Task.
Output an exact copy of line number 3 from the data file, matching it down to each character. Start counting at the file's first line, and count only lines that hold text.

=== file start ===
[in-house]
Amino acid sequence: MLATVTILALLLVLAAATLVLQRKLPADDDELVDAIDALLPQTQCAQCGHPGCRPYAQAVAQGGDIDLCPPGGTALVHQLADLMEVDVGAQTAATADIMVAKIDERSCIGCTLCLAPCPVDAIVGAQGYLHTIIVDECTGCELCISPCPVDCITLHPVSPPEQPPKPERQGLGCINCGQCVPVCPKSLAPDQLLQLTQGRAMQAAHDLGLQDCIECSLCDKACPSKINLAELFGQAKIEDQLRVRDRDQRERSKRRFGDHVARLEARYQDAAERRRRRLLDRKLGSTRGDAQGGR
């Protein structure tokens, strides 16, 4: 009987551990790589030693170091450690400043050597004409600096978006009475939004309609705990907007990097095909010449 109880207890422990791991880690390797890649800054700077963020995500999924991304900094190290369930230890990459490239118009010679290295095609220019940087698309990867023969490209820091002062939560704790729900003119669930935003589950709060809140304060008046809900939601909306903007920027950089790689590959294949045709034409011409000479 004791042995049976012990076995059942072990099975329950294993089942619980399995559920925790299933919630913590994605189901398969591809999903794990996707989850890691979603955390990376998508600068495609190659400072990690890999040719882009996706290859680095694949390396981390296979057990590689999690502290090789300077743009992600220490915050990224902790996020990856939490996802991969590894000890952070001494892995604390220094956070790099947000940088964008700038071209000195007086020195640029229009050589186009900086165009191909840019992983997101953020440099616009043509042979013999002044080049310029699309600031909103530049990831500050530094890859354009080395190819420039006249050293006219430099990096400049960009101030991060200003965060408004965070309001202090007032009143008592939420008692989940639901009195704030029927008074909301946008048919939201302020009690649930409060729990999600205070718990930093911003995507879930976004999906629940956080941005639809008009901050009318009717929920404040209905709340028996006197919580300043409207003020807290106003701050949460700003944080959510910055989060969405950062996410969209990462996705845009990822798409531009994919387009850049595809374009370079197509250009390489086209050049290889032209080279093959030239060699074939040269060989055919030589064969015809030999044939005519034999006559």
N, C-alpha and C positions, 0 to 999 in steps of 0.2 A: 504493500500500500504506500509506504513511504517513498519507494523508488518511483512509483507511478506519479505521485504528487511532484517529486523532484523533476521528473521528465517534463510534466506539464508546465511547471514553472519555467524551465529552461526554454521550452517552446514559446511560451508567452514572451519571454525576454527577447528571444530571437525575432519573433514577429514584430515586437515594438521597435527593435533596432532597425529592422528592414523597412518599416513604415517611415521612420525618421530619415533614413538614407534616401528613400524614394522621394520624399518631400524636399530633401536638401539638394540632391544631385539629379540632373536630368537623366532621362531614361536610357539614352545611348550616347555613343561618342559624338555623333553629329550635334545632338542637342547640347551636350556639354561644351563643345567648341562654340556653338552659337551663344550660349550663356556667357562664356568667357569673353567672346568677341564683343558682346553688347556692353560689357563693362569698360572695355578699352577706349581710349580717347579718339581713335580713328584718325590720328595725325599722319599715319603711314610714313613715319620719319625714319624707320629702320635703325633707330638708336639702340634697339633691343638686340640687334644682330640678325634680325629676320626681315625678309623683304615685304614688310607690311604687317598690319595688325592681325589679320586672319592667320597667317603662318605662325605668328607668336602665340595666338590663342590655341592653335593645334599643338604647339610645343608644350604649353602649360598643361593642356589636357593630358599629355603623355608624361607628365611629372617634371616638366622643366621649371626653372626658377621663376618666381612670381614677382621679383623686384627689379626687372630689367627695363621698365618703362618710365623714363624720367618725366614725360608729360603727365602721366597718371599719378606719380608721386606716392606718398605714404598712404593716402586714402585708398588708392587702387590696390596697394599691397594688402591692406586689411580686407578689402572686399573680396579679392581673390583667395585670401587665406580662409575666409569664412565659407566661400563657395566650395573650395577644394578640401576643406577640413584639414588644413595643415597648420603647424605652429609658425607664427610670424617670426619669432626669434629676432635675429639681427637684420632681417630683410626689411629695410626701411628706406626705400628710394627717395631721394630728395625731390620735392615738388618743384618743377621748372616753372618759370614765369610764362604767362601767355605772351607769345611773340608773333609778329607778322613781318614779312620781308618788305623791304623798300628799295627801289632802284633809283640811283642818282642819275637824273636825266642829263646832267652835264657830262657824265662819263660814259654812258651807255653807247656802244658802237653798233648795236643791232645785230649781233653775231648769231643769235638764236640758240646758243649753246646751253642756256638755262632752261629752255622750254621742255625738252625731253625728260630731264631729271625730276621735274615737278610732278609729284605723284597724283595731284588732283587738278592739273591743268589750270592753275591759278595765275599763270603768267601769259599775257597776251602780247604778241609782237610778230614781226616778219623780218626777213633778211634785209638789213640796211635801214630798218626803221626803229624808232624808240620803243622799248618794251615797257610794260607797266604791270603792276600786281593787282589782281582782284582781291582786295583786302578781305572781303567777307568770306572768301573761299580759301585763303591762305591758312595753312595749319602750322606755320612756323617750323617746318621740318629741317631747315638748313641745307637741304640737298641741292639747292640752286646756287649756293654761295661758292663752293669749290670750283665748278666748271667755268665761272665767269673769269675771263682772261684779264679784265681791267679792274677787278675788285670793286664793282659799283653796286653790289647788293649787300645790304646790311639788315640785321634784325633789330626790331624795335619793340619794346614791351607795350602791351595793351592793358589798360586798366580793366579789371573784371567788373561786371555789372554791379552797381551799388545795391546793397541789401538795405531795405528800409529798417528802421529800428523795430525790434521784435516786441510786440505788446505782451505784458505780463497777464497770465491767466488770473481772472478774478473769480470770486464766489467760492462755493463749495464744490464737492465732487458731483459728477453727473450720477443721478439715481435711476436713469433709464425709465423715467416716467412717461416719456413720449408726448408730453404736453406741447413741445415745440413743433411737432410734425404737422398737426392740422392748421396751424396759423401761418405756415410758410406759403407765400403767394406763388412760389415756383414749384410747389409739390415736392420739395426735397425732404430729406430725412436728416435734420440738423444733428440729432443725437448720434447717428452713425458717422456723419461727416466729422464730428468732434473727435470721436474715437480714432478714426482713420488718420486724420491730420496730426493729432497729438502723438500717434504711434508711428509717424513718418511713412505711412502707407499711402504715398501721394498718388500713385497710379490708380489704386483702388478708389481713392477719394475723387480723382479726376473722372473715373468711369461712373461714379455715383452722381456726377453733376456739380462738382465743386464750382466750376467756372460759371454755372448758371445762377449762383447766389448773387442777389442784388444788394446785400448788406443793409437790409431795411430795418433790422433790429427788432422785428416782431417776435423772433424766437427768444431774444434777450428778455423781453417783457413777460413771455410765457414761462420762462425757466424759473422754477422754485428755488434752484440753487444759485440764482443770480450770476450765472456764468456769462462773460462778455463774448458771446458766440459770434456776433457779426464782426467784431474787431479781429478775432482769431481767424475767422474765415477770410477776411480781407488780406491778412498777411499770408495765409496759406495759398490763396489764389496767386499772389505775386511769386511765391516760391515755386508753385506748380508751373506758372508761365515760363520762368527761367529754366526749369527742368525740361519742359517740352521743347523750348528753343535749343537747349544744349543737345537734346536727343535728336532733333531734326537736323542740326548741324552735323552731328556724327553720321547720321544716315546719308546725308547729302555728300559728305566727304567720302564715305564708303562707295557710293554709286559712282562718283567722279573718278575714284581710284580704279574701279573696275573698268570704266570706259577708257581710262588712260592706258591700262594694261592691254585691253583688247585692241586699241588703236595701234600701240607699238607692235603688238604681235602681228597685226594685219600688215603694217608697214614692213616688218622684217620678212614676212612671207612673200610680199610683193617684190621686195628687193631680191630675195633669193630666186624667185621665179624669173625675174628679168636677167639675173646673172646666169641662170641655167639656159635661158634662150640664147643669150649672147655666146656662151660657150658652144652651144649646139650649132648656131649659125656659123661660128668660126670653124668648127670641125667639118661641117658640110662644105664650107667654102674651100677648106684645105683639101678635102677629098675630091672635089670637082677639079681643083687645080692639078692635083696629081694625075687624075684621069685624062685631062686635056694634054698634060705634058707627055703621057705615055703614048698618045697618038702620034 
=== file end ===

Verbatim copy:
């Protein structure tokens, strides 16, 4: 009987551990790589030693170091450690400043050597004409600096978006009475939004309609705990907007990097095909010449 109880207890422990791991880690390797890649800054700077963020995500999924991304900094190290369930230890990459490239118009010679290295095609220019940087698309990867023969490209820091002062939560704790729900003119669930935003589950709060809140304060008046809900939601909306903007920027950089790689590959294949045709034409011409000479 004791042995049976012990076995059942072990099975329950294993089942619980399995559920925790299933919630913590994605189901398969591809999903794990996707989850890691979603955390990376998508600068495609190659400072990690890999040719882009996706290859680095694949390396981390296979057990590689999690502290090789300077743009992600220490915050990224902790996020990856939490996802991969590894000890952070001494892995604390220094956070790099947000940088964008700038071209000195007086020195640029229009050589186009900086165009191909840019992983997101953020440099616009043509042979013999002044080049310029699309600031909103530049990831500050530094890859354009080395190819420039006249050293006219430099990096400049960009101030991060200003965060408004965070309001202090007032009143008592939420008692989940639901009195704030029927008074909301946008048919939201302020009690649930409060729990999600205070718990930093911003995507879930976004999906629940956080941005639809008009901050009318009717929920404040209905709340028996006197919580300043409207003020807290106003701050949460700003944080959510910055989060969405950062996410969209990462996705845009990822798409531009994919387009850049595809374009370079197509250009390489086209050049290889032209080279093959030239060699074939040269060989055919030589064969015809030999044939005519034999006559």